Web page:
Now on the second day of a two-day trip taking in Sarajevo, Banja Luka and Zagreb, Robin Cook, the Foreign Secretary, is using an array of diplomatic carrots and sticks - from the prospect of greater aid from Europe, to threats of further action to seize alleged war criminals.
The backdrop is grim. More than 18 months after Dayton, the bulk of the accords' provisions are unmet. Reintegration of previously warring communities has been fitful. From phone systems and property laws to flags and the symbols of state, ethnic divisions prevail. On a host of issues, including corruption and media freedom, Mr Cook has said he expects "frank exchanges" with Muslim, Serb and Croat leaders.
With its swoop this month against two alleged Bosnian Serb war criminals, one of whom was shot dead by SAS forces, Britain has shown it means business. "We've shown we're ready to act as well as talk," warned a senior official accompanying Mr Cook.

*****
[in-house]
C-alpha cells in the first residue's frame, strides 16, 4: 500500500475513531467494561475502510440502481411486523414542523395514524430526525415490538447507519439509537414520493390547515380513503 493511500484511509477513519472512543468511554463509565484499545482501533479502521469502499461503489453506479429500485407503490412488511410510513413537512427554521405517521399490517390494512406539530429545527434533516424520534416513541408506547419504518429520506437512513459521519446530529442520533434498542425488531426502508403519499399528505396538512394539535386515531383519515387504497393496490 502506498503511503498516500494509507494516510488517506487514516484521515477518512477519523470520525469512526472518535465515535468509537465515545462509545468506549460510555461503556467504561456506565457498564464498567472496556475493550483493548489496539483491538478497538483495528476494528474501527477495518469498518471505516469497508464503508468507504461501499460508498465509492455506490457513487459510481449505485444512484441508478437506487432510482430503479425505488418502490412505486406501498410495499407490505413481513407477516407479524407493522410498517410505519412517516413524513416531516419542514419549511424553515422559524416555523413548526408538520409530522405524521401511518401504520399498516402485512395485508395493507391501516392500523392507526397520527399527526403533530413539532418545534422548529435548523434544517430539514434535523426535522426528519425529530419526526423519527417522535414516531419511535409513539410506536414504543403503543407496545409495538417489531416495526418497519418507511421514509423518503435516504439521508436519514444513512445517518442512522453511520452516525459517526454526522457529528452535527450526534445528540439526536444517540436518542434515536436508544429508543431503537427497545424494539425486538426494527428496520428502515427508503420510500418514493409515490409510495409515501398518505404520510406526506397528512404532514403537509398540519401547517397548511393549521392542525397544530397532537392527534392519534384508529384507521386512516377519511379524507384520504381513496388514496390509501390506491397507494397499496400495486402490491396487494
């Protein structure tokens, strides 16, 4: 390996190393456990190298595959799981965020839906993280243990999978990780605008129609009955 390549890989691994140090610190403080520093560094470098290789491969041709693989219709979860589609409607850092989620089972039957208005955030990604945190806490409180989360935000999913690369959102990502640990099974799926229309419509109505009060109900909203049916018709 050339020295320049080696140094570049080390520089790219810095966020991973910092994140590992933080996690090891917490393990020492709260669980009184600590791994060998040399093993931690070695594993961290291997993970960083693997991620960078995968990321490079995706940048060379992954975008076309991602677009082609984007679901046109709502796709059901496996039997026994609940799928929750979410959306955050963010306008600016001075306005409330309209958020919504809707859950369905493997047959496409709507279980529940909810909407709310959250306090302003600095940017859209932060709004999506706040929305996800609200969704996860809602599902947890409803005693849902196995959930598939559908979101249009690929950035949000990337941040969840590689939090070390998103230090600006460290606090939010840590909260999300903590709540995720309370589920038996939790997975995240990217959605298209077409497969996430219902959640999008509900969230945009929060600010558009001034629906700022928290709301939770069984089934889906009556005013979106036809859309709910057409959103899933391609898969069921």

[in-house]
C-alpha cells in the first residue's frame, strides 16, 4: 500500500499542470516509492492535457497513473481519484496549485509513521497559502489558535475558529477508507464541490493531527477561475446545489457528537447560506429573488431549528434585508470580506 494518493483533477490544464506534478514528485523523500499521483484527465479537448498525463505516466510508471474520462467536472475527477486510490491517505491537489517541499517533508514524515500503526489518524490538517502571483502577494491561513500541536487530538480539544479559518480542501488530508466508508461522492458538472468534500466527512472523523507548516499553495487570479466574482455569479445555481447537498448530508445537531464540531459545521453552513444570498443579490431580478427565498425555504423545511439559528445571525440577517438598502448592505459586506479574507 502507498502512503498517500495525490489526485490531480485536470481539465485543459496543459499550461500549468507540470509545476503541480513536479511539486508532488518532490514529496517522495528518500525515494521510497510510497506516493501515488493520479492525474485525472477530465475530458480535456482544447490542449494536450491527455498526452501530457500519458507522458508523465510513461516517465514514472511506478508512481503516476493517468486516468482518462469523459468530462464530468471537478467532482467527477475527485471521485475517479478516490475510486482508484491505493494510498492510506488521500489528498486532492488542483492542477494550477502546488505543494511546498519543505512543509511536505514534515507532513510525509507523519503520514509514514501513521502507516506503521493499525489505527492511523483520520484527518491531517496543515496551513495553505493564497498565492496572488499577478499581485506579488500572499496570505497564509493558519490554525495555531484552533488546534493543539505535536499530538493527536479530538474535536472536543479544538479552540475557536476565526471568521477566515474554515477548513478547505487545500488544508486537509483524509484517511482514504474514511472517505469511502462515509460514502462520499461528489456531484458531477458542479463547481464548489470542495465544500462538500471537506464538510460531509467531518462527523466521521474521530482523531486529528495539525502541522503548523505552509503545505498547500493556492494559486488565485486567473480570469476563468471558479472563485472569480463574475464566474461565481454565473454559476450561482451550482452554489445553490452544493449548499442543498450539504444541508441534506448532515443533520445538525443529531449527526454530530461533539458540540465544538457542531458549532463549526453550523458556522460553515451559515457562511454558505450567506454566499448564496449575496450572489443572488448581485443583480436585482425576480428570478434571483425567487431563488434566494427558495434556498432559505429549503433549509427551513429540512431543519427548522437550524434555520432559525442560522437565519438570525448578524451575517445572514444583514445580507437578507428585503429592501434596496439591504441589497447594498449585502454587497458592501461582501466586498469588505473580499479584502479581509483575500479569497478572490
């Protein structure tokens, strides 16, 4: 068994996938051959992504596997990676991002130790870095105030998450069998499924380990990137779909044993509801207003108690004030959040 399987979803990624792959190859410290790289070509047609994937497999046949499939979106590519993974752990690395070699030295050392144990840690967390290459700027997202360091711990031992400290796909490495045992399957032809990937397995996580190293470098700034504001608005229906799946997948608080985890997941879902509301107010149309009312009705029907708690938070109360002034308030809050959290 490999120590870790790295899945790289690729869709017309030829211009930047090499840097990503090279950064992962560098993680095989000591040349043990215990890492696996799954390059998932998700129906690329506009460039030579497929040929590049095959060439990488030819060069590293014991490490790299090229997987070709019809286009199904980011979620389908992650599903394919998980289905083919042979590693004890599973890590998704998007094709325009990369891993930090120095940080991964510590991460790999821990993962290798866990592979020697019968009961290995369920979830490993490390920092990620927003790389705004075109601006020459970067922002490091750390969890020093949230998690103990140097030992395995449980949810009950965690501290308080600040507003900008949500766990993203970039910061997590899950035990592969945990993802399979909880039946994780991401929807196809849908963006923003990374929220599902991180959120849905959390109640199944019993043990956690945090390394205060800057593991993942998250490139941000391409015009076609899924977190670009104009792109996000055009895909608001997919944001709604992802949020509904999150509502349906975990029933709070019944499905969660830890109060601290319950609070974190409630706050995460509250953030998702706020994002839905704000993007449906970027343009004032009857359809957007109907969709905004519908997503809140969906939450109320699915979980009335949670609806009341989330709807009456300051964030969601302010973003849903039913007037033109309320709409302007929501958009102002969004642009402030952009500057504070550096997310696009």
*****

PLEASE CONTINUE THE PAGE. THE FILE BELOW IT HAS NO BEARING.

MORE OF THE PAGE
"But this will be a grindingly slow process." No obstacle is bigger than the stance of the Bosnian Serbs, divided between President Biljana Plavsic and her predecessor, Radovan Karadzic, top of the war criminal wanted list but still a malign force from his stronghold of Pale.
Ensconced in Banja Luka, Ms Plavsic is seen as wanting to rebuild ties with the West. As the British official put it: "Ms Plavsic is no angel. But she understands that it is in the interest of the Republika Srpska that Dayton is implemented."
Such comparative reasonableness may earn Bosnia assistance from the European Union, targeted at the Banja Luka region.Reuse content